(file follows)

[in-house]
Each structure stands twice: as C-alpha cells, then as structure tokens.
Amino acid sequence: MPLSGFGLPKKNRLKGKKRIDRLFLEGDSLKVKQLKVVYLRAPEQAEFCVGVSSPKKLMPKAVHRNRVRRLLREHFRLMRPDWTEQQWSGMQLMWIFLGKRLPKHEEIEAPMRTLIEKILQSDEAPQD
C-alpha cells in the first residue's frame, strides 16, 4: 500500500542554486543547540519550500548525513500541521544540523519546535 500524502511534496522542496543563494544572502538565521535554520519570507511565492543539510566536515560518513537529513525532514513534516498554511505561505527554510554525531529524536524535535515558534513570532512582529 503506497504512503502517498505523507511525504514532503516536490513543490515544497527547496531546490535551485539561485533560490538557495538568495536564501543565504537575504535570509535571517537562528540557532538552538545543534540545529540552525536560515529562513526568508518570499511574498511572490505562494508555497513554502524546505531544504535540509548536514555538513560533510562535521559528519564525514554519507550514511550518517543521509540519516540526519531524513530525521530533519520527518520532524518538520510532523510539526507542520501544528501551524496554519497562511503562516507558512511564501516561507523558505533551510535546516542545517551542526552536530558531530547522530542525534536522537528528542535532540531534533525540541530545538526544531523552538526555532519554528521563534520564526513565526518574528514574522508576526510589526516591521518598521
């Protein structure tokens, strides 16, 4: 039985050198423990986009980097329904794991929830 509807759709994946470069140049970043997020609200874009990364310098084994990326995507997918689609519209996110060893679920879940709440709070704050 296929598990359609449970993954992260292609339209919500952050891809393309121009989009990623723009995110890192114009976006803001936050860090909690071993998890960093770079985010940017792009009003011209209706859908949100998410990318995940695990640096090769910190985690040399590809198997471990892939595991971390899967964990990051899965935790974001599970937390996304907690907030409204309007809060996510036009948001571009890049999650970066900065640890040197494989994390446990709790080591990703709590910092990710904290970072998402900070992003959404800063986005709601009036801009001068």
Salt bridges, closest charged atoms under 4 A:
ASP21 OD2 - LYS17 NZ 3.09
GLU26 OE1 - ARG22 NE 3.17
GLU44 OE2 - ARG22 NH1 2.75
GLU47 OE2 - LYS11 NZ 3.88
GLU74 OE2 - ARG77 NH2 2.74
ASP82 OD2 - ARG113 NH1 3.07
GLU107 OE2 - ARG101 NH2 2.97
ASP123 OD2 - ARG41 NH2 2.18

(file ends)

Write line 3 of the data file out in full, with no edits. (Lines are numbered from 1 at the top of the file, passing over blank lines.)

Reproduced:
Amino acid sequence: MPLSGFGLPKKNRLKGKKRIDRLFLEGDSLKVKQLKVVYLRAPEQAEFCVGVSSPKKLMPKAVHRNRVRRLLREHFRLMRPDWTEQQWSGMQLMWIFLGKRLPKHEEIEAPMRTLIEKILQSDEAPQD